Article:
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Time Probe Zero Synthesis
Time Probe Zero Synthesis

DIAPHANES MAGAZINE No. 3

Where is the present when the computer pulses at the wrist every day, when we’re globally interconnected in real time but don’t take in our ­selves for a single moment, just bits and pieces, just snatching a few intensities, when neurons plus communication already makes a consciousness? Is it nothing but a hallucination, in permanent crisis? Does it stand still, get wider, poorer? How does the past change when systems record every second, saving them for the right moment or for...
  • art
  • discourse
  • contemporary art
  • contemporary culture
  • contemporary literature
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Jean-Luc Nancy

غریبه‌ها غریبه‌ها

Etrange (غریب) در زبان فرانسوی از ریشه لاتین extraneus به معنای «خارجی» در برابر داخلی intraneus است. آنچه از خانه نیست unheimlich (امر غریب) از heim (خانه) نیست از منزل نیست در طرف دیگر دروازه fores است foreigner (خارجی)، خارج از ضرب و زیادی است odd (زاید) ناهنجار نامعمول نادر کمیاب تکی است seltsam (عجیب) عجیب و غریب besherat رشید ظریف پراوهام خمیده‌‌ verschroben (بد خو) خمیده شگفت‌ آور خارق‌ العاده حیرت‌ انگیز

غنای زبان امری غریب است در کلماتی که به نحوی حولِ مفهومِ غریبِ خارجی ausländer شکل گرفته اند خارج از کشور «هم‌‌ کشور ما» همانگونه  که پیش‌ تر در فرانسه می‌ گفتیم «این کشور من است» برای اشاره به کسی از روستای من محله‌ ی من استان من ولایت من

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Ann Cotten

The last philosopher. The zen-queen.

– In what way are you a communist – since we need to define this: someone who is convinced that a totally different form of organization of communal life would be good for the human race, –

 

– Isn’t that equally true of monarchists and leaders of sects?

 

– ...with a focus on justice.

 

– but the people should behave differently, right?

 

– They should be totally different.

 

– Are you not simply a misanthropist?

 

––––––––––––––––––––––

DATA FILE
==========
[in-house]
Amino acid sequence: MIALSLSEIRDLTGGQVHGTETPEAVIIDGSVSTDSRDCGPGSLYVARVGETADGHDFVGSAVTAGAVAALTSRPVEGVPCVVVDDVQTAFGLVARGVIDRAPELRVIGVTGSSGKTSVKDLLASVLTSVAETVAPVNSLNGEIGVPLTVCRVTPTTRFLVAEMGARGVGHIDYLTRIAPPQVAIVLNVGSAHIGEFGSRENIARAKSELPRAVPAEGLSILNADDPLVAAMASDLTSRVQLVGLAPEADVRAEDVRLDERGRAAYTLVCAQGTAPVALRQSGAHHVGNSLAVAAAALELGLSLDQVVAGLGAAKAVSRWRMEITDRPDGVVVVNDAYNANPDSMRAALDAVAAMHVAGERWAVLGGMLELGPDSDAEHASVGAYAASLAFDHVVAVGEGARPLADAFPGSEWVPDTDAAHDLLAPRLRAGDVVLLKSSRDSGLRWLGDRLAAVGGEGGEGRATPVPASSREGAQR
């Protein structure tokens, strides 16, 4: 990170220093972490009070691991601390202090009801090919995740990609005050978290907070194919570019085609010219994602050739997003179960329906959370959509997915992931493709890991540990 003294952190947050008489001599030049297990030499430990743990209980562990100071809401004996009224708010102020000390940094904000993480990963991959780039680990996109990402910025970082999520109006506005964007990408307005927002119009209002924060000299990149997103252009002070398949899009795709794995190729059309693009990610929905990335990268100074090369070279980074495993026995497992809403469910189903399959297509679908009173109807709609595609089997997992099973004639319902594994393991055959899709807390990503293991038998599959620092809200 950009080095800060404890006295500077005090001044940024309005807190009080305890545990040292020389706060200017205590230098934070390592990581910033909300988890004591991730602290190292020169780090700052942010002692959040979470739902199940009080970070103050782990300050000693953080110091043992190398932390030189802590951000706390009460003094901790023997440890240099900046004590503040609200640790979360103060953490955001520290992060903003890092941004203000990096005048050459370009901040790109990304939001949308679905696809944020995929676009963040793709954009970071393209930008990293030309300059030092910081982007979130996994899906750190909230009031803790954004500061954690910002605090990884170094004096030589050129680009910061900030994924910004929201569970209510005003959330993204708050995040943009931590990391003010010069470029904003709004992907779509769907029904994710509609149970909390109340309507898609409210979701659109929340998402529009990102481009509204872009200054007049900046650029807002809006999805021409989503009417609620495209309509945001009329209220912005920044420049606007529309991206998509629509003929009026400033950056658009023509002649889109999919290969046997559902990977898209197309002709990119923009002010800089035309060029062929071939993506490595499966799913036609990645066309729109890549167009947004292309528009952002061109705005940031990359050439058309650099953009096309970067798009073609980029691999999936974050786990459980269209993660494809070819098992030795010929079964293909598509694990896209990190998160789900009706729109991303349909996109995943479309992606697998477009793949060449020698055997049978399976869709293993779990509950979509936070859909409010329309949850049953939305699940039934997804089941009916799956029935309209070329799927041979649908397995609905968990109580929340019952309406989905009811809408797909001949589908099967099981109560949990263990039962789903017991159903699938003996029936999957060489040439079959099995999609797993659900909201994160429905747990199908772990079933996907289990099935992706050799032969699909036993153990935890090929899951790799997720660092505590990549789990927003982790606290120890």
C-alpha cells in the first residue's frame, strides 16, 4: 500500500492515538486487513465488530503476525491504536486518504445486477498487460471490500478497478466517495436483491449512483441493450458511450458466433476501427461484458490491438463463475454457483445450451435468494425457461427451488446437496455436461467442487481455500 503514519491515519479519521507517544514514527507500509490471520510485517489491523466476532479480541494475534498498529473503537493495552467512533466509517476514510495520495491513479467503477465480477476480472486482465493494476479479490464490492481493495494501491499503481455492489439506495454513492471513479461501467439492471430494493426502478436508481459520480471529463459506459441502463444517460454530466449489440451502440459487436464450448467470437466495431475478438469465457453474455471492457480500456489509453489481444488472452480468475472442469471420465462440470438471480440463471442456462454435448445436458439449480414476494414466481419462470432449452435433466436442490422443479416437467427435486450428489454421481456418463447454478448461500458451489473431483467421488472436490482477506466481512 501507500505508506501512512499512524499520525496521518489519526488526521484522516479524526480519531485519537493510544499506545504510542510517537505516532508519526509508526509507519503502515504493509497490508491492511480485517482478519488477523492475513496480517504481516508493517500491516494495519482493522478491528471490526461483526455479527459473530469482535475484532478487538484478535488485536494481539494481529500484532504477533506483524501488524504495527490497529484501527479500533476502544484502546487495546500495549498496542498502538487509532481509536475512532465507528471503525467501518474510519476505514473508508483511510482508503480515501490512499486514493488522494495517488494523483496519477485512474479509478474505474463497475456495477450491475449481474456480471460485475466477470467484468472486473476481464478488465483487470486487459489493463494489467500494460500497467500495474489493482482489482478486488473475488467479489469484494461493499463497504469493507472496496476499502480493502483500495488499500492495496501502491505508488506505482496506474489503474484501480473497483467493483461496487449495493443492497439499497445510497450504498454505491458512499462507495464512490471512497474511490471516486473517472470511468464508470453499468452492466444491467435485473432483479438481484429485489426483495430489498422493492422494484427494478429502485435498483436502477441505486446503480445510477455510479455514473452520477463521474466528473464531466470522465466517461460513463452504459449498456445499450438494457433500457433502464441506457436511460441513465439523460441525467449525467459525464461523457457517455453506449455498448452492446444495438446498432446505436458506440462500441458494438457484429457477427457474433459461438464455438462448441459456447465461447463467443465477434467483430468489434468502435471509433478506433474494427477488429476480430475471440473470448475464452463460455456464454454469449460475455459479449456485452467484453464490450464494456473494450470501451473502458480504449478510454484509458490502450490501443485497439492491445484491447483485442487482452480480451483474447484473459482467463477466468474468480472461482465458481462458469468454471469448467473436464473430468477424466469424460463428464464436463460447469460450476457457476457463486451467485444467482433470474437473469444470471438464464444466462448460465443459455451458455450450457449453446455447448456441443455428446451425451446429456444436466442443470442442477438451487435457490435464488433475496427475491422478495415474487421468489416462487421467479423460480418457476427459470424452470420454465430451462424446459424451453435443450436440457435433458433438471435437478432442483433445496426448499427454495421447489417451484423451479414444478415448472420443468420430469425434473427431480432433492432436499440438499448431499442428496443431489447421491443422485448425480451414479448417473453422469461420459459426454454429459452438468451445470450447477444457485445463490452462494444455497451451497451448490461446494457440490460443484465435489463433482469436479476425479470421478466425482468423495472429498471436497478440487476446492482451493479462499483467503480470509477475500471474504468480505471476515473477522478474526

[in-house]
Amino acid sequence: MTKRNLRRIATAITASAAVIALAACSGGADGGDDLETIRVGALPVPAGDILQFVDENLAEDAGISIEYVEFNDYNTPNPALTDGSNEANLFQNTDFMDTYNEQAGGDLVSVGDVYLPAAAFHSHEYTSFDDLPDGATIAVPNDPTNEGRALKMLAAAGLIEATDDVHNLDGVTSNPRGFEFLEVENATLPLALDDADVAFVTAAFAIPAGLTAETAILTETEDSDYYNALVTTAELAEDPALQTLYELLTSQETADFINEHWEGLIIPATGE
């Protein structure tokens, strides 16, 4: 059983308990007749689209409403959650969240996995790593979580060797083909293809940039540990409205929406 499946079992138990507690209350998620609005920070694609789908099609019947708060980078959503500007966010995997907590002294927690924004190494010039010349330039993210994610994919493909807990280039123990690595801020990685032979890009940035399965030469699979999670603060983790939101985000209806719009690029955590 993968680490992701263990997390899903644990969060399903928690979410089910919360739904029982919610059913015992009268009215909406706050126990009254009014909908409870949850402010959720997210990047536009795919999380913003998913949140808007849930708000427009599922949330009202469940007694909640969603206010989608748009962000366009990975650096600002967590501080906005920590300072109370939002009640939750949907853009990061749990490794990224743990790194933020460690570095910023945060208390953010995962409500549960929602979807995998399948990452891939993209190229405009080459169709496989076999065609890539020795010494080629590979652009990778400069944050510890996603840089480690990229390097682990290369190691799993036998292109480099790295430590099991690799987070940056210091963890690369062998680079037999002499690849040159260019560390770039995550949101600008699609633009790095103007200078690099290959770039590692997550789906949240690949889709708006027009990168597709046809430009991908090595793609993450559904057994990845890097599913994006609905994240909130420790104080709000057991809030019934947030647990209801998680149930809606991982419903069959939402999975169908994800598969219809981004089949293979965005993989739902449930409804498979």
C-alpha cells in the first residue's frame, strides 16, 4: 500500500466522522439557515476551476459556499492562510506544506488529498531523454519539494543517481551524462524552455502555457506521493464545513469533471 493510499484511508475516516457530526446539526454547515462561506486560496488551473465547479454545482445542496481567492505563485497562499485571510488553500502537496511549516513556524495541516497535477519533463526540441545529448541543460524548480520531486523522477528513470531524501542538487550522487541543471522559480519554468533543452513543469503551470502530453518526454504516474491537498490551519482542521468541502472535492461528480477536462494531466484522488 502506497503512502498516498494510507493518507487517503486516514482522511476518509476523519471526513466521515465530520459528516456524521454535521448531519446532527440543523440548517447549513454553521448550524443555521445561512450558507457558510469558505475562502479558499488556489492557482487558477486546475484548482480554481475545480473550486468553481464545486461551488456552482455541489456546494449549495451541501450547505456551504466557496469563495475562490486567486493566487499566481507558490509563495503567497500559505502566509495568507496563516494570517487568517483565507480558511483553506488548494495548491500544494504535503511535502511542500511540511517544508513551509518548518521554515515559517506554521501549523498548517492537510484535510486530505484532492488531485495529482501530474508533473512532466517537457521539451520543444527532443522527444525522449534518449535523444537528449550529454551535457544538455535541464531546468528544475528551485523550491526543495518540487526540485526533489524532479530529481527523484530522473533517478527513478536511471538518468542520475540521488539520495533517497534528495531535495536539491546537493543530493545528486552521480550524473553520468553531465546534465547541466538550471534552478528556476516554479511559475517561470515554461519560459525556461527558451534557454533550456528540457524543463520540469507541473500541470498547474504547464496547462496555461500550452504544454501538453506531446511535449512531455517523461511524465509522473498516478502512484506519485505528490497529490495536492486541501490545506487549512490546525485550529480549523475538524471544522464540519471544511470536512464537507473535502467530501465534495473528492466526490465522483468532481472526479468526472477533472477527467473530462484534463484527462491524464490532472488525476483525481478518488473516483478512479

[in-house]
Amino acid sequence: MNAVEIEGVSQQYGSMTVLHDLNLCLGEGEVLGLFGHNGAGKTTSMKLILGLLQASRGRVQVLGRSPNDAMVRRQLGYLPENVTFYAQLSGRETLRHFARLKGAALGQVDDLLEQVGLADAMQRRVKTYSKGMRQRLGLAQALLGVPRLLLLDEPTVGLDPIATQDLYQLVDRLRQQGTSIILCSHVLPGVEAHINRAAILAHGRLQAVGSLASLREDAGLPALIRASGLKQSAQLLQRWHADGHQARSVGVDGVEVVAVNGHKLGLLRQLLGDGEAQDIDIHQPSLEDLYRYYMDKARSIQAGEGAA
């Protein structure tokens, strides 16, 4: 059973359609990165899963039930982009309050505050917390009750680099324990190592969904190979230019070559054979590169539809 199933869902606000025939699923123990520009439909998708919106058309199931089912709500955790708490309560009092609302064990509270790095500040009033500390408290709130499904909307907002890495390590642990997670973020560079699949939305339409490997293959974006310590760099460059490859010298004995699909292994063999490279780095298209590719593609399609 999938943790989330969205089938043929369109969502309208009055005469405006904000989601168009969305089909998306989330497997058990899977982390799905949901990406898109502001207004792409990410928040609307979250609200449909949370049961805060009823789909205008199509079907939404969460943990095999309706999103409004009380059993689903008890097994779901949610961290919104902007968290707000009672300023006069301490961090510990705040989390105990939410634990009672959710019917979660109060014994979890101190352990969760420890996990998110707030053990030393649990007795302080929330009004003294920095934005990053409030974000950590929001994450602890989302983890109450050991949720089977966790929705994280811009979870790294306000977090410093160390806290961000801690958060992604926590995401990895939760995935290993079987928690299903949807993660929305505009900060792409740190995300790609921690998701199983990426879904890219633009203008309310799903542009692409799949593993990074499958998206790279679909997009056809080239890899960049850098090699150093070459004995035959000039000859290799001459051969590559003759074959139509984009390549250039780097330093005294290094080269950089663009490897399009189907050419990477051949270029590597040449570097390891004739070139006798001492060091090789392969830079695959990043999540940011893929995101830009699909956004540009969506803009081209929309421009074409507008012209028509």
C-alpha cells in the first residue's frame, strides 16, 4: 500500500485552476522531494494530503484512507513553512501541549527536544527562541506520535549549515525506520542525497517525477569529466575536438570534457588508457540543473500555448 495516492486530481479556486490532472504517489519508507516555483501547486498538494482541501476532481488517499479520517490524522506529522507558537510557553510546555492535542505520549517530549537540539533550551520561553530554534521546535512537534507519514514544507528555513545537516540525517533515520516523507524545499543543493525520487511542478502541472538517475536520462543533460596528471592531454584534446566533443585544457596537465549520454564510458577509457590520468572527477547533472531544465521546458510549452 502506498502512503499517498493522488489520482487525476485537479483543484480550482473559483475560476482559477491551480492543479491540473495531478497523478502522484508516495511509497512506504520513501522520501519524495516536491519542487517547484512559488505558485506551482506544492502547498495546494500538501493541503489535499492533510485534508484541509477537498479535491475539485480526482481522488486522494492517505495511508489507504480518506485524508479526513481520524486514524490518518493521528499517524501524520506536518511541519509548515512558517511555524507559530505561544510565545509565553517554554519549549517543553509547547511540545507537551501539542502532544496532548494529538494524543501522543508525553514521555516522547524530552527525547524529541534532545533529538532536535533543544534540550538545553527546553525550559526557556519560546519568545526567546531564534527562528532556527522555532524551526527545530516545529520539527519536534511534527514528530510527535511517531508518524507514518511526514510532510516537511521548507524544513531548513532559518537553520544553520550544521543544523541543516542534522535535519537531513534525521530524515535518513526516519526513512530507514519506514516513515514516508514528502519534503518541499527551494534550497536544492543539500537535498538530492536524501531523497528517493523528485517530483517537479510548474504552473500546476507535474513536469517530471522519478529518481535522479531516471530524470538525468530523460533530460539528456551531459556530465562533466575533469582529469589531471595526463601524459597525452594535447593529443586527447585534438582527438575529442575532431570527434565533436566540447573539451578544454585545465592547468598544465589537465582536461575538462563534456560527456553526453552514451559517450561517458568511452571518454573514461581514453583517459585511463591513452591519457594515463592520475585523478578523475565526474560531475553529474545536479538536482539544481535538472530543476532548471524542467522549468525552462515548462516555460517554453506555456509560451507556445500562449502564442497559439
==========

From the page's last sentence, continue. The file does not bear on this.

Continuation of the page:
– No, because there are people that I like, very much even. And I understand all the less why most people feel compelled to be so nasty.

 

– Most people don’t seem to be quite as bothered by this as you are.

 

– Oh really? In my perception, most people are pretty bothered by anything that is different than themselves. That is why we need rules that define how to behave toward people we can’t stand.

 

– You have just been suffering in a...

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Born too late to see the war, too soon to forget it.
Born too late to see the war, too soon to forget it.

Reiner Schürmann

Origins

"This is a book about the power that a past War holds over a German growing up in the 1950s and 1960s: born too late to see that war and too early to forget it. The narrative shows how painfully public events — the shadows, rather, of events gone by — intrude upon a life and shape it. The English translation appears at a moment when most of the key issues have radically changed. Germany has signed what amounts to a...
  • homosexuality
  • memory
  • emigration
  • autobiography
  • 1968
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Jochen Thermann

I really should not have hired him…

I really should not have hired him, but he seemed like he could fill in for my regular cook. Schneider had called in sick it seemed like it could drag on, so I took him on without too much fuss. He was a stocky, small man who could speak only broken German. At the end of the day, business had to go on, and the guests were hungry.

The complex relationships that you maintain often are unclear, even to yourself. So too the code that goes along with them. It is hard to decipher. It is only when things go off the rails that you recognize how well the self-regulation mechanisms were working: how Schneider would organize his purchases, how he would talk to the staff, how he put together the ingredients, and how truly he was interested in keeping business humming.

On the surface, the assistant chef worked in the same...

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Angelika Meier

Your story begins with a tunnel.

I’m standing in my perfectly fitting uniform with its freshly-pressed swastika armband in a long line at an American office. I’m waiting to submit my Application for Total War. Then, after standing in line for hours, the friendly clerk tells me that I need The Application for Foreign Aggressions in the next office over. Since I’m a depressed fascist, I don’t keep my chin up for long—despite my spiffy brown uniform—so I decide that’s enough for today and to try again tomorrow. The very next morning, I’m valiantly standing in the correct line, but then I’m missing some paperwork for the correct submission of my Application for Total War. Besides a birth certificate (the original, no copies allowed!), I’m still missing two recommendation letters from American citizens. Five are necessary. But—I thought just three… No, five in total! With a smile, the clerk raises her right hand, her fingers spread...

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